Afghanistan — 1,000th recruit passes out of British-run Helmand Police Training Centre

The 1,000th Afghan Police­man passed out of the British-run Hel­mand Police Train­ing Cen­tre (HPTC) last week.

Afghan National Police recruits from both the basic and non-commissioned officer patrolman's course parade after an exercise
Afghan Nation­al Police recruits from both the basic and non-com­mis­sioned offi­cer patrolman’s course parade after an exer­cise
Source: Cor­po­ral Bar­ry Lloyd, Min­istry of Defence, UK
Click to enlarge

The 1,000th man to pass out of the cen­tre was Patrol­man Hay­at­ul­lah, son of Pan­ji, a Turk­man from Shin­dak, who began train­ing in May 2010 and passed out on 14 July 2010. 

Like all recruits, before Hay­at­ul­lah could even begin police train­ing he was reg­is­tered at Police Head­quar­ters, bio­met­ri­cal­ly screened, med­ical­ly assessed and drug tested. 

He was then tak­en to the new train­ing cen­tre out­side Lashkar Gah, which opened in Decem­ber 2009, to join his pla­toon and begin train­ing immediately. 

As one of an intake of 153, Hay­at­ul­lah was trained by Troop­er Daniel Sim­net and Cor­po­ral Orville Palmer of B Squadron, The Queen’s Roy­al Lancers, and by sub­ject mat­ter experts from the US Marines and the UK Min­istry of Defence Police Force. 

Troop­er Daniel Sim­net, who has taught him­self Dari whilst at the HPTC, said: 

“I real­ly enjoy teach­ing the lessons, it’s hard work but it is good to be able to teach them skills that will help save their lives when they finish. 

“It’s reward­ing when they pass out and return to come and see you, and they are still smart and pro­fes­sion­al police, it gives you con­fi­dence that they are mak­ing a real dif­fer­ence on the ground.” 

Parade of Afghan National Police recruits who have successfully completed their training
Parade of Afghan Nation­al Police recruits who have suc­cess­ful­ly com­plet­ed their train­ing
Source: Cor­po­ral Bar­ry Lloyd, Min­istry of Defence, UK
Click to enlarge

After his first three weeks of basic train­ing, Hay­at­ul­lah found his train­ing advanc­ing and becom­ing more com­plex as the train­ing teams com­bine real­is­tic train­ing exer­cis­es, includ­ing deploy­ments on to route 601 in Lashkar Gah, the main access between Lashkar Gah and Kandahar. 

Work­ing from a check­point, the recruits learn the vital skill of com­mu­ni­cat­ing effec­tive­ly with the locals they will even­tu­al­ly be sent out to protect. 

The recruits are also trained in lit­er­a­cy. The pro­gramme deliv­ered at HPTC has been designed to raise read­ing lev­els of recruits so they can accu­rate­ly process evi­dence and con­duct essen­tial basic administration.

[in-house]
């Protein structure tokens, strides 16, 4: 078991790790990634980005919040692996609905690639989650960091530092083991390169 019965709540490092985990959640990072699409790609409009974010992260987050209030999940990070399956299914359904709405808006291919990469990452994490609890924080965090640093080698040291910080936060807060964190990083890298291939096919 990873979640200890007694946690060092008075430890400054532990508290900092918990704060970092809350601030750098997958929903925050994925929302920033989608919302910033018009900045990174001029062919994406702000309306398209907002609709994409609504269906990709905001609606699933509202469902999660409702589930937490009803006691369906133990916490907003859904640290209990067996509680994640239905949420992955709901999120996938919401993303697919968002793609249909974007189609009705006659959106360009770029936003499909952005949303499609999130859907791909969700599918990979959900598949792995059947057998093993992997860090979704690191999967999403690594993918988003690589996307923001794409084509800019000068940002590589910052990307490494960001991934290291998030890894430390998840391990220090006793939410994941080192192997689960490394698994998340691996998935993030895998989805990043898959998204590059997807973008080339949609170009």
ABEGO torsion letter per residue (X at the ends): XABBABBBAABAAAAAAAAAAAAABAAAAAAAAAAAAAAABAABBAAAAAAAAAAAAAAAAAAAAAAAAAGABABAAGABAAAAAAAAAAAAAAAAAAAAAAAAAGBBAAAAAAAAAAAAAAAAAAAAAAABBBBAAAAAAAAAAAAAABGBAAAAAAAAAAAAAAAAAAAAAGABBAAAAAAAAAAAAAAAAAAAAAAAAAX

The course there­fore gives recruits the chance to bet­ter them­selves — more than just a polic­ing tool it is a mat­ter of pride. 

Cor­po­ral Orville Palmer said: 

“The odd thing about Hay­at­ul­lah was that at the begin­ning he was­n’t the strongest recruit, but by the end of the course he ful­ly under­stood his role as a police­man and the pride and excite­ment he had about return­ing to help pro­tect his com­mu­ni­ty was real­ly humbling. 

“It soon became clear that he had a quick mind and he was even found teach­ing some of his friends dur­ing the evening, which was real­ly reward­ing for us as his instructors.” 

Afghan National Police recruits taking part in an exercise perform casualty drills in a mock Bazaar
Afghan Nation­al Police recruits tak­ing part in an exer­cise per­form casu­al­ty drills in a mock Bazaar
Source: Cor­po­ral Bar­ry Lloyd, Min­istry of Defence, UK
Click to enlarge

Major Ben Horne, Offi­cer Com­mand­ing the HPTC, said: 

“The improve­ment I have seen in Hay­at­ul­lah is not unique, all of his col­leagues have left the HPTC with the skills they need to be police­men in the com­pli­cat­ed and dif­fi­cult envi­ron­ment of Helmand. 

“Above all they leave proud of their own achieve­ments and with a sense of pride in the ANP. It is this sense of pro­fes­sion­al dis­ci­pline and pride that will help them to remain focussed and car­ry out the lessons they have learnt [at HPTC] back in their communities. 

“The progress we see recruits mak­ing here at the HPTC is result­ing in the ANP being seen as the source of secu­ri­ty and sta­bil­i­ty for the peo­ple of Hel­mand, capa­ble of tack­ling the insur­gency and fur­ther rein­forc­ing the ANP’s sta­tus in society.” 

The pass­ing out cer­e­mo­ny last week saw 409 fel­low police­men on the square along­side Hay­at­ul­lah and was attend­ed by the Hel­mand Gov­er­nor, Gulab Man­gal, British Ambas­sador Sir William Patey, Major Gen­er­al Nick Carter, and Major Gen­er­al Richard Mills. 

They saw Patrol­man Hay­at­ul­lah and his col­leagues accept their cer­tifi­cates before depart­ing to their dis­tricts. Hay­at­ul­lah has now deployed to Nowzad in the north of Helmand. 

Press release
Min­istry of Defence, UK 

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